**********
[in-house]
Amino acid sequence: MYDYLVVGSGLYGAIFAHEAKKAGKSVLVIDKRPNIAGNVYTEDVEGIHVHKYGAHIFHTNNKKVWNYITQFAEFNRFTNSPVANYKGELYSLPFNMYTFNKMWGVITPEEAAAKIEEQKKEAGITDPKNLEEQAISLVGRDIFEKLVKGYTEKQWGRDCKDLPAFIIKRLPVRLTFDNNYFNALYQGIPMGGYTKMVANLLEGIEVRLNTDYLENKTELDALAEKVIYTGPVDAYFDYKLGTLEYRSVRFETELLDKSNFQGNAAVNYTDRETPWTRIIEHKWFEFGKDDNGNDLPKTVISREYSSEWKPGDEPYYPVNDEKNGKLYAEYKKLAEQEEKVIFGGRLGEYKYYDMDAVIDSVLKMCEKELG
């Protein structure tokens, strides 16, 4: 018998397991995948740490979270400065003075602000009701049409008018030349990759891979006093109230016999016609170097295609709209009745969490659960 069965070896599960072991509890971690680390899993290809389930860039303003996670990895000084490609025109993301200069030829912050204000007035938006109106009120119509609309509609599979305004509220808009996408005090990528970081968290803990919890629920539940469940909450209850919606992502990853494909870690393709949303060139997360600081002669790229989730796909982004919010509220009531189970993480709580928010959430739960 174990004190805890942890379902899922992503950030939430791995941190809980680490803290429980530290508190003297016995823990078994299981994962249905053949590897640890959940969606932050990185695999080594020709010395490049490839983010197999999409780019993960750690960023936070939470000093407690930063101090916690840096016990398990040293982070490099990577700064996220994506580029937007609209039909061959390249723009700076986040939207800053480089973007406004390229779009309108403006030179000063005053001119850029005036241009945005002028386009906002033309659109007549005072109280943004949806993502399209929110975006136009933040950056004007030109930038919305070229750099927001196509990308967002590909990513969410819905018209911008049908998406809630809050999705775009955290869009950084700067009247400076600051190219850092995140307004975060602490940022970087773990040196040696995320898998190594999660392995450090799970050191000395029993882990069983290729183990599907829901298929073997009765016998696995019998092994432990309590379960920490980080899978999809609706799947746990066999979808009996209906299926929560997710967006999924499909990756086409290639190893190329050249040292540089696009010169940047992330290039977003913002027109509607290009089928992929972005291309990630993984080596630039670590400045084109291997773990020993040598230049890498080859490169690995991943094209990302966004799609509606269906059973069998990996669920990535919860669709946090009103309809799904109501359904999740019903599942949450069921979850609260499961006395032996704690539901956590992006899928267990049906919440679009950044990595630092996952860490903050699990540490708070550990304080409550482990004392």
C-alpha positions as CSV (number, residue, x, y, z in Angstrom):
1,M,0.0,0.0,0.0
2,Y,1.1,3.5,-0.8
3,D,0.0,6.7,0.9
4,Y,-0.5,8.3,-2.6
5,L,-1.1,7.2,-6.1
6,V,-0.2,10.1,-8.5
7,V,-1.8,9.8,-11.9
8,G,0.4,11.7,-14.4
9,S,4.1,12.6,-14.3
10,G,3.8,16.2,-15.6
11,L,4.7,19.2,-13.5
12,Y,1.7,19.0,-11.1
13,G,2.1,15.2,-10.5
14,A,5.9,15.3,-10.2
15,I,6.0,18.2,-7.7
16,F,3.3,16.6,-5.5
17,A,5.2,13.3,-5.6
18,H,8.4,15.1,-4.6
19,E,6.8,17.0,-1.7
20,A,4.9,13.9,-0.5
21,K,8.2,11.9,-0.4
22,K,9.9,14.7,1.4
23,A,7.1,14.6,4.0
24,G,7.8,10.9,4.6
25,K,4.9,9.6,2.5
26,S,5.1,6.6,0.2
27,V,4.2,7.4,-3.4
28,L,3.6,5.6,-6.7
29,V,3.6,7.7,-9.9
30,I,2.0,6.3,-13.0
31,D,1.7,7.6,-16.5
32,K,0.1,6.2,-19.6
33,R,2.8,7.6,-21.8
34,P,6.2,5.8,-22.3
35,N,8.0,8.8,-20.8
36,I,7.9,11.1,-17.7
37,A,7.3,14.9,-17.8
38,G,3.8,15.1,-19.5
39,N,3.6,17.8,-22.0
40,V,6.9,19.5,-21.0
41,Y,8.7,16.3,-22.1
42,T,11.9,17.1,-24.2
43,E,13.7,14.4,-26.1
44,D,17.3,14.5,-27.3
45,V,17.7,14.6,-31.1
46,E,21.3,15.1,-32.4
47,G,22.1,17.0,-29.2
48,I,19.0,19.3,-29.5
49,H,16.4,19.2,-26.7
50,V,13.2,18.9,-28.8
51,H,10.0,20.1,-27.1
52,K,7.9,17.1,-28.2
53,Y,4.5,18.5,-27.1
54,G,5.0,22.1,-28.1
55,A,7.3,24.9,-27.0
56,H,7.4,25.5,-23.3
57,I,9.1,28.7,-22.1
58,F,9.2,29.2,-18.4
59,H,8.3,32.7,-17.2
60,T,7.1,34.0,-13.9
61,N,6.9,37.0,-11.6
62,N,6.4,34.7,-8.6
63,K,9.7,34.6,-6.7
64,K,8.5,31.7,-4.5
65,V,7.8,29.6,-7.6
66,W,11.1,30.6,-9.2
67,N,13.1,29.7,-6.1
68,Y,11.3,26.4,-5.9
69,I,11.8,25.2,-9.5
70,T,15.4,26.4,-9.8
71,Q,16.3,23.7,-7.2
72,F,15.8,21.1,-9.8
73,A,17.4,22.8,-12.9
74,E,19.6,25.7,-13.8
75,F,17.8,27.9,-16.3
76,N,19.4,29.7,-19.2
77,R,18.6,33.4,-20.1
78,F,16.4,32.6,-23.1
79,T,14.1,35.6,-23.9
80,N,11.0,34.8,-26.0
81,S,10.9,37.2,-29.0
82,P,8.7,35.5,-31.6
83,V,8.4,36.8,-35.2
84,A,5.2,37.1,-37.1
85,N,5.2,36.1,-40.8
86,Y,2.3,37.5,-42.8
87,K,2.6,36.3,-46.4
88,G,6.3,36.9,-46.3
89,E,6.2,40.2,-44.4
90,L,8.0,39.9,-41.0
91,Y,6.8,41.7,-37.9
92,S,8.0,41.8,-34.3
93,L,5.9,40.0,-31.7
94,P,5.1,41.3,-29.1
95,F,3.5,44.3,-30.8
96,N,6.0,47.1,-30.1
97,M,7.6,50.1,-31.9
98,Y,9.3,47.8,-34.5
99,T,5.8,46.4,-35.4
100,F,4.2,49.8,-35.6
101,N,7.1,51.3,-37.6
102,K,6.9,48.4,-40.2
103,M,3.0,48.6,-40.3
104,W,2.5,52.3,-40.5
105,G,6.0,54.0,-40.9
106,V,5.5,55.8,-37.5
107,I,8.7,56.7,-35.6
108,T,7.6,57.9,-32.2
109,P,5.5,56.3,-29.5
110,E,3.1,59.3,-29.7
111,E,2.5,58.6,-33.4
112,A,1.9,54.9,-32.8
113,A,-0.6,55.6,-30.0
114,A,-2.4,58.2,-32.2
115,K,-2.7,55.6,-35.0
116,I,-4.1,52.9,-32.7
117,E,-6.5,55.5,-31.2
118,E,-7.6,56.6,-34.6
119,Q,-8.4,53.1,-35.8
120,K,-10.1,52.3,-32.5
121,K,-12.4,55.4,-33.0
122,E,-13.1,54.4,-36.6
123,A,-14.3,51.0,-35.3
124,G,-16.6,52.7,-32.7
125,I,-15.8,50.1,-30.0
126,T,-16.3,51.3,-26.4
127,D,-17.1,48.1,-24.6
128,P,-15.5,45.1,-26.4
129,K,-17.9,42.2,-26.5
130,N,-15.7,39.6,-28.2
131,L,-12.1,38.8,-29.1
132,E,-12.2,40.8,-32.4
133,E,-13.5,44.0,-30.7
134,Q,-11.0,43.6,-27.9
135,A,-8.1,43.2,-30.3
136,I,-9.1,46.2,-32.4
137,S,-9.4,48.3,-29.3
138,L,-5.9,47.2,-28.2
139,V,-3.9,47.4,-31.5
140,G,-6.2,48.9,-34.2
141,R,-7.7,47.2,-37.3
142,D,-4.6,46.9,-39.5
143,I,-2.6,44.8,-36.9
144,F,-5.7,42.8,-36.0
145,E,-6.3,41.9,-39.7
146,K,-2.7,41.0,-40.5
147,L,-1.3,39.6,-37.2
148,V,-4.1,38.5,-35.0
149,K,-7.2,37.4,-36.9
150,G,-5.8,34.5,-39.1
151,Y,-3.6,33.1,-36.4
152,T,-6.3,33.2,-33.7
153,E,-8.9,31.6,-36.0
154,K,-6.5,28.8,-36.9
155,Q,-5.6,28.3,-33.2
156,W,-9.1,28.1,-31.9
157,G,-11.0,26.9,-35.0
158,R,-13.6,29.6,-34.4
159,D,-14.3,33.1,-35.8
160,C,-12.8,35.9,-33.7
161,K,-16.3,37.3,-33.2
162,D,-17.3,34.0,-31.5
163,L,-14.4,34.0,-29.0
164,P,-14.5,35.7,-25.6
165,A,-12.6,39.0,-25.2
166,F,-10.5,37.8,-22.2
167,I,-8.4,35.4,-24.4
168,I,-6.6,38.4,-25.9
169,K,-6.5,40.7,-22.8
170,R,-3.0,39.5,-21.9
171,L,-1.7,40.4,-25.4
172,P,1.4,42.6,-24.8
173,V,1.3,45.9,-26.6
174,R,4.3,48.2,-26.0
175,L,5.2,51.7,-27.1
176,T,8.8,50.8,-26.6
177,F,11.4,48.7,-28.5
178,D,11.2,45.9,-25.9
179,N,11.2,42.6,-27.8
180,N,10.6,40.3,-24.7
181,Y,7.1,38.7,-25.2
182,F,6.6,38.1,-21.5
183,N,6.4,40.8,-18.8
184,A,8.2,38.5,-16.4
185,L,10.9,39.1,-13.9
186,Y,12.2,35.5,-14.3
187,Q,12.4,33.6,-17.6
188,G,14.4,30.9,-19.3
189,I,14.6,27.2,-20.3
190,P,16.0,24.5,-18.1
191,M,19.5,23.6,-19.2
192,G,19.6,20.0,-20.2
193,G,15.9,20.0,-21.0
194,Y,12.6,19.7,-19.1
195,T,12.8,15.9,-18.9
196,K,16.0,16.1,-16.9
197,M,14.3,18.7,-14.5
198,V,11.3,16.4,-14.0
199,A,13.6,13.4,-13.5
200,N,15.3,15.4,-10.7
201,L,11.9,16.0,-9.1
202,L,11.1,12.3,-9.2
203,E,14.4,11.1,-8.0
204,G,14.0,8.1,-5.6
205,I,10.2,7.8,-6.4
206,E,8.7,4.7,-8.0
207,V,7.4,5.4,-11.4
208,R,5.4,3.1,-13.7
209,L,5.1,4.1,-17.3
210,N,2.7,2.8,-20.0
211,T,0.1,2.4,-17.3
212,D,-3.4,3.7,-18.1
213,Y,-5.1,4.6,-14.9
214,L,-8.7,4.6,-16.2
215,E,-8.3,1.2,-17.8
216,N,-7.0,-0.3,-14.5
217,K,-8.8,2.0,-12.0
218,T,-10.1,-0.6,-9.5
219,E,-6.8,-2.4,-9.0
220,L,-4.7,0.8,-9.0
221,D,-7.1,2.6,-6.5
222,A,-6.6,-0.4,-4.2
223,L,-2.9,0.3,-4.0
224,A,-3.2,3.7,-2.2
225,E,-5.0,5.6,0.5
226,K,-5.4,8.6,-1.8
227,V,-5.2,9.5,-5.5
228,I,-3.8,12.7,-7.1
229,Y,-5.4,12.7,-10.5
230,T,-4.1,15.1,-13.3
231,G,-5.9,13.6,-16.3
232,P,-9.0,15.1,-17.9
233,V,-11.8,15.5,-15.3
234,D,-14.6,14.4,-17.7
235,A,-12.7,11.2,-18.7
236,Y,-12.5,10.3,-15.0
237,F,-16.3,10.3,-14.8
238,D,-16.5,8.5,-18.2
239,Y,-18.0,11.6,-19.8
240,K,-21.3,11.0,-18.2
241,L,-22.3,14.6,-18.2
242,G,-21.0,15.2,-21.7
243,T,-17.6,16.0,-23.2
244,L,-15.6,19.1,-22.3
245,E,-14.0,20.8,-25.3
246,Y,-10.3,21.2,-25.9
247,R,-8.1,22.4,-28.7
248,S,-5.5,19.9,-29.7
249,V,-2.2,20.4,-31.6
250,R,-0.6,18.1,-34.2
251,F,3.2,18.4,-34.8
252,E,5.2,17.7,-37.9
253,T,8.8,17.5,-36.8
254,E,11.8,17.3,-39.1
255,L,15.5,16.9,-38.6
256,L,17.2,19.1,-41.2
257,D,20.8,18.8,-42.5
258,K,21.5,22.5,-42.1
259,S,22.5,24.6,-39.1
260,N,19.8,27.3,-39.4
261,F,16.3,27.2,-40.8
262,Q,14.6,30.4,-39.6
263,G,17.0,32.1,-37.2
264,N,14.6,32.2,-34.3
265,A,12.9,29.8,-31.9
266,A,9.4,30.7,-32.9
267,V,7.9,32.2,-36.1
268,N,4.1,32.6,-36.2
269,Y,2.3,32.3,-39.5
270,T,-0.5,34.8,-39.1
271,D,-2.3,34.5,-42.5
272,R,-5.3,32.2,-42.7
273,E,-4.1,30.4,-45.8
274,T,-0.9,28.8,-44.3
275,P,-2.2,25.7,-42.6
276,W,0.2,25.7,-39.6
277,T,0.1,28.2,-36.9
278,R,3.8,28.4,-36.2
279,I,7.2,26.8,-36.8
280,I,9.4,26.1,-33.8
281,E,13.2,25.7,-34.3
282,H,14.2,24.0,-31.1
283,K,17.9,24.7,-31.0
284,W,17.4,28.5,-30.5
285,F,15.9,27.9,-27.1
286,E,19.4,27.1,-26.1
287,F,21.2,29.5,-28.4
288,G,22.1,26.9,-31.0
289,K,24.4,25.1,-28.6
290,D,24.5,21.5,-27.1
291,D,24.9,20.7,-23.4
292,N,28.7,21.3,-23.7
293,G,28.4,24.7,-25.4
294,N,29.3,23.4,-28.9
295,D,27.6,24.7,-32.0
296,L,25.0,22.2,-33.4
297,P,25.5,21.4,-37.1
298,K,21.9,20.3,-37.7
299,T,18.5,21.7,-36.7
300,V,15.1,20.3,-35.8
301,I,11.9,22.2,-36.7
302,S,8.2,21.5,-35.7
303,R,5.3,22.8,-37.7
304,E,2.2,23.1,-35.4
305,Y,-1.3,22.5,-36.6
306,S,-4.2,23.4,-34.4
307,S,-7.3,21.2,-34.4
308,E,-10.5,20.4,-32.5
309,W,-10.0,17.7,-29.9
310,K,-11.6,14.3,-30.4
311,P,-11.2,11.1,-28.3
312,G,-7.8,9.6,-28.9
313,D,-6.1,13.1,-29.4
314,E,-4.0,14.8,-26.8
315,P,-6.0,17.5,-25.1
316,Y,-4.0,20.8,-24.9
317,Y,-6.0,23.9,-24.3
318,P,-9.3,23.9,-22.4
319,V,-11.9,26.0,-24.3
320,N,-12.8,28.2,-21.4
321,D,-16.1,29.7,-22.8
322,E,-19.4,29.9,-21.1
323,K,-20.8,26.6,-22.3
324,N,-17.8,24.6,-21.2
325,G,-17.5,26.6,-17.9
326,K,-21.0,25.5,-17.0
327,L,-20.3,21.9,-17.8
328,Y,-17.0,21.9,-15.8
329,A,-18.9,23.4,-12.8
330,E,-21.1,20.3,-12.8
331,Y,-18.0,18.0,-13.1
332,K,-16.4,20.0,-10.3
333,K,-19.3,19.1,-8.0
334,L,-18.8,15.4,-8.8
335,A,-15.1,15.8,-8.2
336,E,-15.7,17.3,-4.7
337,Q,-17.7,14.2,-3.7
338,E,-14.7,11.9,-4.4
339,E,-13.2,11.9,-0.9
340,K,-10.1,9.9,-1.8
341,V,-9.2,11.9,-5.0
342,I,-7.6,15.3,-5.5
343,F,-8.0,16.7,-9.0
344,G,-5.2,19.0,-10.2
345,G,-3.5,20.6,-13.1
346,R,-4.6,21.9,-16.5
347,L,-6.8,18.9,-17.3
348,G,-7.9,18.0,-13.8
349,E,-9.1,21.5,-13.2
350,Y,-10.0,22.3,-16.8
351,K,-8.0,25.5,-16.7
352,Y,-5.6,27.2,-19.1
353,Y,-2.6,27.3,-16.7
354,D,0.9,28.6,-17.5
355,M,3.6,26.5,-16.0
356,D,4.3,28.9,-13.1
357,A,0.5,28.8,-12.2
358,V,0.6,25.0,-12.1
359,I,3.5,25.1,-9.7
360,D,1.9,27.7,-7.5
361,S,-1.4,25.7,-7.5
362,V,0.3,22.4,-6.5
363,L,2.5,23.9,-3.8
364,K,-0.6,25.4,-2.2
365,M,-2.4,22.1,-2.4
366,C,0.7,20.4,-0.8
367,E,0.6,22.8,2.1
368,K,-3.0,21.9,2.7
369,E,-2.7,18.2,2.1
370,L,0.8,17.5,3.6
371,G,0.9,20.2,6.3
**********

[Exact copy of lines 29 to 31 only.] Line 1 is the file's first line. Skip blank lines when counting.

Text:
25,K,4.9,9.6,2.5
26,S,5.1,6.6,0.2
27,V,4.2,7.4,-3.4